Nappy Brown | Theater Critic's Choice | Chicago Reader

Sign up for our newsletters Subscribe


They don't make blues vocalists like Nappy Brown ("Night Time Is the Right Time") anymore. He performs with the elegant panache of a classic big-band R & B shouter: dressed to the nines, flashing a sparkling smile, he manages to retain an air of sophistication even while mugging and clowning to his outre lyrics and especially when he's crooning to the ladies in the audience. Brown's vocal improvisations, ranging from syllables and nonsense words to entire extemporaneous verses, are a result, he says, of his childhood habit of mimicking foreign-language radio commentators. His double-entendre devilishness (he won his first recording contract by auditioning a self-penned ditty called "Lemon Squeezin' Daddy") and repertoire of moans, yelps, deep-chested baritone descents, and flat-out bull roars have made him equally adept at R & B, pop-jazz singing, and gospel. With the right band behind him and a good crowd out front, Brown can make you feel as if the grand old days of blues shouters and jump-blues revelry never ended. Thursday, July 1, B.L.U.E.S., 2519 N. Halsted; 528-1012.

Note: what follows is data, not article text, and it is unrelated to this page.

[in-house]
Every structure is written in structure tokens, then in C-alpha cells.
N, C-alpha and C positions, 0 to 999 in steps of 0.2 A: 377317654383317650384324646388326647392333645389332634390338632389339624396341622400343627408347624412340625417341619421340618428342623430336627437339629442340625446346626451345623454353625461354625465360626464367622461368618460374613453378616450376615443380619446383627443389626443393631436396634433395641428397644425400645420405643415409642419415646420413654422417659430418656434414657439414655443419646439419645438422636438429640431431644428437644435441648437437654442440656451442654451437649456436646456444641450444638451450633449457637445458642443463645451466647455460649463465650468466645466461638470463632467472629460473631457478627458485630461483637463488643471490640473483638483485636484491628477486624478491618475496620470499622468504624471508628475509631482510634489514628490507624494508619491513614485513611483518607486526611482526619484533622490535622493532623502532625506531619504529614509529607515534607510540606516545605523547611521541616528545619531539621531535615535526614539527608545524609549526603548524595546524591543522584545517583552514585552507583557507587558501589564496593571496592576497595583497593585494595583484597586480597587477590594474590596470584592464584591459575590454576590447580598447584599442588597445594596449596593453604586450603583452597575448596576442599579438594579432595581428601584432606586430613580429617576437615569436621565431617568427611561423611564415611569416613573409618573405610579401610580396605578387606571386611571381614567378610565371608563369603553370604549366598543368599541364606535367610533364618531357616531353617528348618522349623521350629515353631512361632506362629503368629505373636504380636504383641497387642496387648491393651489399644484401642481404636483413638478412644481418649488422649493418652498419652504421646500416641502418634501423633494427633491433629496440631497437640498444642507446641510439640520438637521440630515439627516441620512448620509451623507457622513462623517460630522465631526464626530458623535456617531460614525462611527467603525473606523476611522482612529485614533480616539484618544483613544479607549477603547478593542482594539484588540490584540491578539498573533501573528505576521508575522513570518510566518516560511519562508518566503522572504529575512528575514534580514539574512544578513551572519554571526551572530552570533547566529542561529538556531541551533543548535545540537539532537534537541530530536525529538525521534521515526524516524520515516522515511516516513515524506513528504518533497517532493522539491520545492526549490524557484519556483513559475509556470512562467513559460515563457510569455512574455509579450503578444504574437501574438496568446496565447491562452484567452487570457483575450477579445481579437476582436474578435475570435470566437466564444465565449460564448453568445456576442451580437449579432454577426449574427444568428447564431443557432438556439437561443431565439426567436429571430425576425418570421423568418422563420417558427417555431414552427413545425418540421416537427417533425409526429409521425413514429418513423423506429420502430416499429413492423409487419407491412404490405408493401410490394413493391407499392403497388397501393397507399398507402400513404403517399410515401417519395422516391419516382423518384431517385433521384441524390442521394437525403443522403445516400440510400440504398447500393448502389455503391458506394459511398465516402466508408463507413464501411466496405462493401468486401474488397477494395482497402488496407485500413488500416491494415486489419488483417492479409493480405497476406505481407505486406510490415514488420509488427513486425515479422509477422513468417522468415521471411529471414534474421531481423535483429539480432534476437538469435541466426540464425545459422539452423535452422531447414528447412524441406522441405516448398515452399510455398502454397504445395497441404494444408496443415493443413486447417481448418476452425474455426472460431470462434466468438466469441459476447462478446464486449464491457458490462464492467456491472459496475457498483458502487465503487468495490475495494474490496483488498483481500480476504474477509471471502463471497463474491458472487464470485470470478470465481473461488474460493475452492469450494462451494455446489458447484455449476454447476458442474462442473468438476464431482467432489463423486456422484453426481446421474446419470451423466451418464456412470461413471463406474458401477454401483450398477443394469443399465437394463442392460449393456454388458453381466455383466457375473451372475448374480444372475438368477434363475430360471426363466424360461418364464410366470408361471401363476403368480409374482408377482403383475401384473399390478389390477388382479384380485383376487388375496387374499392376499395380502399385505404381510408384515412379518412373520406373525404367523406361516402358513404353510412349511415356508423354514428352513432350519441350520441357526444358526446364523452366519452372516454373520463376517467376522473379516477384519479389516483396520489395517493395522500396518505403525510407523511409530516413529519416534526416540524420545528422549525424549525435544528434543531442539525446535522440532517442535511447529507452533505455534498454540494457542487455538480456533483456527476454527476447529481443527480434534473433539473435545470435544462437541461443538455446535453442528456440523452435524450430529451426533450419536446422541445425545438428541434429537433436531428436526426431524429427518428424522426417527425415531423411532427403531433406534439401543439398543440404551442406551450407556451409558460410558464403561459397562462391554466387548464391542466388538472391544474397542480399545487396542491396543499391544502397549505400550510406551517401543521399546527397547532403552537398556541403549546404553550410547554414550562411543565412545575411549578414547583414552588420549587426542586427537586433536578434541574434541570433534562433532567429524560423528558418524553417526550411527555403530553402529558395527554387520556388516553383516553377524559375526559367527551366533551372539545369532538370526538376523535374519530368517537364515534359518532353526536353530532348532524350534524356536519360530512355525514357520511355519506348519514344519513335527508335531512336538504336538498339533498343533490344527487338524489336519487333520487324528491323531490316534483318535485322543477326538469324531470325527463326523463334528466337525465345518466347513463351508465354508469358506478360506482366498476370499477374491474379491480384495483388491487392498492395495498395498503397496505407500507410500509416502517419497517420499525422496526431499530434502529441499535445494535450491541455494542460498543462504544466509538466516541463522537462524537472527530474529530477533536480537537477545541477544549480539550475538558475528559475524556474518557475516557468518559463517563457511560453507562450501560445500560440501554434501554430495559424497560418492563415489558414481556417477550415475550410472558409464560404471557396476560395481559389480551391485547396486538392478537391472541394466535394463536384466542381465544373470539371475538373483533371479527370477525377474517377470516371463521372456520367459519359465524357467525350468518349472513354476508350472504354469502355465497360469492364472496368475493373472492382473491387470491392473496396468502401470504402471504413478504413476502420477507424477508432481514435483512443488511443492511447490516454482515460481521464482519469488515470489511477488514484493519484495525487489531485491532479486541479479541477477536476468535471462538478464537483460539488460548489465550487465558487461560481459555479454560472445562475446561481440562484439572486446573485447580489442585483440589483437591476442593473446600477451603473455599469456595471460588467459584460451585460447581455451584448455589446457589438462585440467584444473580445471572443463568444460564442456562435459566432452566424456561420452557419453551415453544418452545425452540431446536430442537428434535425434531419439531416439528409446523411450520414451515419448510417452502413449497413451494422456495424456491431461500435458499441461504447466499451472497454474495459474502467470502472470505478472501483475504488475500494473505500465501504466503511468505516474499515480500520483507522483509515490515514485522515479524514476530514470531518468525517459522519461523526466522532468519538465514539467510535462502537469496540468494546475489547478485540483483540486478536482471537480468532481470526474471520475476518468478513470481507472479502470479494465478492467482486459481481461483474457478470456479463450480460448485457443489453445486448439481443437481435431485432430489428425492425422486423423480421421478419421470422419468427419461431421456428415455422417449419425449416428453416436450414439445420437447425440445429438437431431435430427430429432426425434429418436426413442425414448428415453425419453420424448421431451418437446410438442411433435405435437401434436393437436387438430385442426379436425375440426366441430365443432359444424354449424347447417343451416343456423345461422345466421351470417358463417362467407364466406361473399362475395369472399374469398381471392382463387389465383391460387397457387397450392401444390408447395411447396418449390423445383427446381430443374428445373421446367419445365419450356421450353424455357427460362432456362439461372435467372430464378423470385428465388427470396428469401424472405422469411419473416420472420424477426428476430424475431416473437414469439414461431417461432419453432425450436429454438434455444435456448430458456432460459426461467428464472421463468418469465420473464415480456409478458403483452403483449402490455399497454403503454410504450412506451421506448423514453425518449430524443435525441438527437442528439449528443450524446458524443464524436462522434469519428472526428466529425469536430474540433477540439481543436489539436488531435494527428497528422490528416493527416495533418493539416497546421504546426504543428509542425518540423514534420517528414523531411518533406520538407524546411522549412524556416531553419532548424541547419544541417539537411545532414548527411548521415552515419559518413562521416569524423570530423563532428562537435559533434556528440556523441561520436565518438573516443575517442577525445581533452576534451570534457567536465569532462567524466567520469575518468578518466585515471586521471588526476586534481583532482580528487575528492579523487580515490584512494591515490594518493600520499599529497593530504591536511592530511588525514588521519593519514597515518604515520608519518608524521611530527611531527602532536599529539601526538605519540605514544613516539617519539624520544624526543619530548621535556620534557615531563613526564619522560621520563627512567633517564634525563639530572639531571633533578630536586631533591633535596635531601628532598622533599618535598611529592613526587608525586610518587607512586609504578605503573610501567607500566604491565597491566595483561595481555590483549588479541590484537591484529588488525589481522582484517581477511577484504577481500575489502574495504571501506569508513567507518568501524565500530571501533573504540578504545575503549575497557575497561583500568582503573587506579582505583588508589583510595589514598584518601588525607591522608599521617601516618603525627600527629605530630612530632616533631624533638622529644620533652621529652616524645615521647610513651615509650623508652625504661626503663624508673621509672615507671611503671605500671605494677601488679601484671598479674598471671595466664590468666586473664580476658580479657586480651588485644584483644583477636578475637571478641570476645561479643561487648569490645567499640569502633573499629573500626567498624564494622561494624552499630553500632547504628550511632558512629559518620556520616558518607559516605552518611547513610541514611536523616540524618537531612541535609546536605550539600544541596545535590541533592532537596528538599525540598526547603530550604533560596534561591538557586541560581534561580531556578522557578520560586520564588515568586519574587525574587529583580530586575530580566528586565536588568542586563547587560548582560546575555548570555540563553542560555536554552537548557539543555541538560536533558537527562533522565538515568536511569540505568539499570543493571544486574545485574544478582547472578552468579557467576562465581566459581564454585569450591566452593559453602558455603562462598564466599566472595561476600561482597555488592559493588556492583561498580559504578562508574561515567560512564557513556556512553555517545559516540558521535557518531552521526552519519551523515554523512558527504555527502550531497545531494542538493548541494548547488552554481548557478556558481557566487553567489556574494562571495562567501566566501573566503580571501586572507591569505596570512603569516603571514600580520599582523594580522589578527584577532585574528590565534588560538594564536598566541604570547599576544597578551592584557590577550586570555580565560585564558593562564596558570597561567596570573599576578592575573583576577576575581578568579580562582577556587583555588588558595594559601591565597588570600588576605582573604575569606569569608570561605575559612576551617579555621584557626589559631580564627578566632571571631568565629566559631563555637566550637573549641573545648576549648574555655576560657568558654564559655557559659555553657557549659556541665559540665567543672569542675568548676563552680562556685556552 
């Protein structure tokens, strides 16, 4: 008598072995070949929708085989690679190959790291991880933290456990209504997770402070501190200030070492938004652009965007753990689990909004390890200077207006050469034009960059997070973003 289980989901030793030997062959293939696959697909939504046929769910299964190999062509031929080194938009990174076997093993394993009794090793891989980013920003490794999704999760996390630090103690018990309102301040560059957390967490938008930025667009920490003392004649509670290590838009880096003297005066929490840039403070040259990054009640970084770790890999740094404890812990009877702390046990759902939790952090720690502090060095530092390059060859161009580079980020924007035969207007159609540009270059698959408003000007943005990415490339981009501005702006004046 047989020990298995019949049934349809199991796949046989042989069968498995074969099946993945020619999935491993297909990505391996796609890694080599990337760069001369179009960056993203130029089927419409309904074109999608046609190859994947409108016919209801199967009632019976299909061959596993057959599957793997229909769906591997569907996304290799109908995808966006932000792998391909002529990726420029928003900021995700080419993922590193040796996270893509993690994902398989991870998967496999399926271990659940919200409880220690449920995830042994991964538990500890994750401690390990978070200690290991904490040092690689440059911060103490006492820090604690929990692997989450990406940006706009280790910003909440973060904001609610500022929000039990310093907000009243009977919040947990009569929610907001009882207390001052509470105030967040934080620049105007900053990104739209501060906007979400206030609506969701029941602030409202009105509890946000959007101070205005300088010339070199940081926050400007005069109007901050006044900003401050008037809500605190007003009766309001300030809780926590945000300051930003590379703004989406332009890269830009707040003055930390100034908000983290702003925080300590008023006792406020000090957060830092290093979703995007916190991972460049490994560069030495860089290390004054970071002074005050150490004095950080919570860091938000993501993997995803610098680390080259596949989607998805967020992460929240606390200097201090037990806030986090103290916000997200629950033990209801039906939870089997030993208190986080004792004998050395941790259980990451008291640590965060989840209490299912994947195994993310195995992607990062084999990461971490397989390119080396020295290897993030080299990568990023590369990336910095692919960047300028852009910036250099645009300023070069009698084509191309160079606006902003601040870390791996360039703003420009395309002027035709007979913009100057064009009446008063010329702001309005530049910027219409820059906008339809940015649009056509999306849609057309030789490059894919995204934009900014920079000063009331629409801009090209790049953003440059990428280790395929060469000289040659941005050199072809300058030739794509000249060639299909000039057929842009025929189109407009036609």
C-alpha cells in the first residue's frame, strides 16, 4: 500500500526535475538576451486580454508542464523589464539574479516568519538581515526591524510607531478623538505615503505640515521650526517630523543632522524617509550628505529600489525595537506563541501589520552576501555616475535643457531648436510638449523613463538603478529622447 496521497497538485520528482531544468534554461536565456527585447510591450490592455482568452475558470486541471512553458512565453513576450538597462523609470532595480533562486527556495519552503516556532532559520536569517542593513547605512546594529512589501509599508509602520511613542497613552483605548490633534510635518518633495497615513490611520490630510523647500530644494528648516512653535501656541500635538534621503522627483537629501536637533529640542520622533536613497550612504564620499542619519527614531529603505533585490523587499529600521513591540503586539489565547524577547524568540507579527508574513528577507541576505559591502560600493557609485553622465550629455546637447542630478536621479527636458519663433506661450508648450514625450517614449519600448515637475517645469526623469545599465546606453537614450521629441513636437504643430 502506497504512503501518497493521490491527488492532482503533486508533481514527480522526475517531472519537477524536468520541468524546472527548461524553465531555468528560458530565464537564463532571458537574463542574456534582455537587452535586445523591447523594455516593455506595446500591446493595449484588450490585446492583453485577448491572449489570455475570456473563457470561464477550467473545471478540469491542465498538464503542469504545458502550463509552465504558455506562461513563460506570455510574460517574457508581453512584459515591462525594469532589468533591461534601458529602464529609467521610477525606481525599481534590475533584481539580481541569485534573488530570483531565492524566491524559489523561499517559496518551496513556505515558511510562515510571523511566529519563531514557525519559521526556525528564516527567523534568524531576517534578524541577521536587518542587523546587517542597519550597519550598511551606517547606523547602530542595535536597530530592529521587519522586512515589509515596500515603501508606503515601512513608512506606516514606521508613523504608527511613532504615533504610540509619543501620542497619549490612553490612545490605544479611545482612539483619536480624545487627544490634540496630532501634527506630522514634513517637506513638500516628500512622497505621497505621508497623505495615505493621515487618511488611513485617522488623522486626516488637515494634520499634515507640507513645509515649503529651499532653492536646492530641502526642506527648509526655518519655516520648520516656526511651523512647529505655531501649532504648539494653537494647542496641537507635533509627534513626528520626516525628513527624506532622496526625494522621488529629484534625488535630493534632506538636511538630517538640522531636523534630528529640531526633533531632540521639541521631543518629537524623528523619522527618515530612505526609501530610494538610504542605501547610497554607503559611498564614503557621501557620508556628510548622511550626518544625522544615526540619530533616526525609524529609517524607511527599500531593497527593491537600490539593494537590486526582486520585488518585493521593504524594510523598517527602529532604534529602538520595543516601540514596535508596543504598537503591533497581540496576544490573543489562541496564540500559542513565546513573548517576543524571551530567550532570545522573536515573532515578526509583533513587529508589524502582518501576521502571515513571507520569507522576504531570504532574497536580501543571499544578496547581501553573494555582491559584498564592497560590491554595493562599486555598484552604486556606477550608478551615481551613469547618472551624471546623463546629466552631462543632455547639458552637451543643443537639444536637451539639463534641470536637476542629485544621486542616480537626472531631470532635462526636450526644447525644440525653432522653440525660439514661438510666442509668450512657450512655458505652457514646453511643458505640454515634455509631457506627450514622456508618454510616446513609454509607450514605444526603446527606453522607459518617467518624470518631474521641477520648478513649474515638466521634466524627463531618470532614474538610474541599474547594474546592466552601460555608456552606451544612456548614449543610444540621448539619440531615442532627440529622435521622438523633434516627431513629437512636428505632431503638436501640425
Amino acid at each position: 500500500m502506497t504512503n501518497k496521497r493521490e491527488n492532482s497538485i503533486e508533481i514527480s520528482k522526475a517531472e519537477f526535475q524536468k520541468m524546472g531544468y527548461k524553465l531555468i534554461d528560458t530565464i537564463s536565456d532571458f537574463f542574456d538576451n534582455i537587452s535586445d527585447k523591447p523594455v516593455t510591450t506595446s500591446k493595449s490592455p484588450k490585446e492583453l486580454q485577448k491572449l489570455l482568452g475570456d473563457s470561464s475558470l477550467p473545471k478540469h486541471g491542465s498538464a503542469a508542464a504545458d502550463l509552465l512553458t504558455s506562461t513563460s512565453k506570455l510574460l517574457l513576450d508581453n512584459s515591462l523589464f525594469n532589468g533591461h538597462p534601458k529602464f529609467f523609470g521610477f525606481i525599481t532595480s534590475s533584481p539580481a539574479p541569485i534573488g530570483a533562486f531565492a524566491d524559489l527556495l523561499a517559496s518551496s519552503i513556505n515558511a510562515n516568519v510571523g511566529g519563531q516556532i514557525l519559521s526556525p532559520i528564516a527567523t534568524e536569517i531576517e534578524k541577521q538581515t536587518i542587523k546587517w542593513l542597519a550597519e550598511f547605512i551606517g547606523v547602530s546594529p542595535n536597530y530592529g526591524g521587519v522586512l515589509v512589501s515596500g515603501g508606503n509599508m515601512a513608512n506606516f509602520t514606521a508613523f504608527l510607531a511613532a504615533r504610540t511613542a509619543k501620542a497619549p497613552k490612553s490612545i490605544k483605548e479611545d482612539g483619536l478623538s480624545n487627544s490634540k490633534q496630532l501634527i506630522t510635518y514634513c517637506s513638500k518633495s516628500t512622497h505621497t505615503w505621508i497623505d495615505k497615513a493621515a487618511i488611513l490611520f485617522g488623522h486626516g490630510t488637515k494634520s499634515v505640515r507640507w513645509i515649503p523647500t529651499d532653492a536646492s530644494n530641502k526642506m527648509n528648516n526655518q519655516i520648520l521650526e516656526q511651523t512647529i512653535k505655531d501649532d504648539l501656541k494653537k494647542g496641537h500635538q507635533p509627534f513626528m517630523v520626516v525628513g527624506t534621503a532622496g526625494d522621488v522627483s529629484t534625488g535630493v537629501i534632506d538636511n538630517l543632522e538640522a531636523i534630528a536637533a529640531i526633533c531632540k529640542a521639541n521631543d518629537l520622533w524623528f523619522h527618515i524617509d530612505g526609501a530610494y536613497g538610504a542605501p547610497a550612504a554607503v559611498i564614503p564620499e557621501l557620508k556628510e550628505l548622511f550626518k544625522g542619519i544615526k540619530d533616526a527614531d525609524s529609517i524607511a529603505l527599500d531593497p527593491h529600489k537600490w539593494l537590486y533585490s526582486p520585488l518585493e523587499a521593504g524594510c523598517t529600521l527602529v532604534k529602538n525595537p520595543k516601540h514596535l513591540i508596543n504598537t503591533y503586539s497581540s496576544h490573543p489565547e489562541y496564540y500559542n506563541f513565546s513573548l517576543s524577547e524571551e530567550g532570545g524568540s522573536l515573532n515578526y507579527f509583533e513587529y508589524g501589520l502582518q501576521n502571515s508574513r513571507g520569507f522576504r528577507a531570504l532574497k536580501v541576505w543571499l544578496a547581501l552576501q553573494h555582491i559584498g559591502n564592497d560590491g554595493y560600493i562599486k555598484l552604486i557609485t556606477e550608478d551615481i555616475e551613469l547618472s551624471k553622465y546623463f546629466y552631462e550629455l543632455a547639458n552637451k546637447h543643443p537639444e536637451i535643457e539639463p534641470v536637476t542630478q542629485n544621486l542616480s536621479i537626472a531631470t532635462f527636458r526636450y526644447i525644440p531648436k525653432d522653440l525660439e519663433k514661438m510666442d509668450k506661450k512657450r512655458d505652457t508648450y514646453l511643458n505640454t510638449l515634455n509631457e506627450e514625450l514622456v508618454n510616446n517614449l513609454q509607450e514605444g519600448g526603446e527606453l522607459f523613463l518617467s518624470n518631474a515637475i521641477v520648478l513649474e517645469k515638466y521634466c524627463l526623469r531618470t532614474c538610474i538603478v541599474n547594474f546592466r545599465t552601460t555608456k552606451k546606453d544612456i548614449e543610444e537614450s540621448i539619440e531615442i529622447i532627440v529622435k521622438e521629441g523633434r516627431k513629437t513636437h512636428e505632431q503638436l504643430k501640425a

Add a comment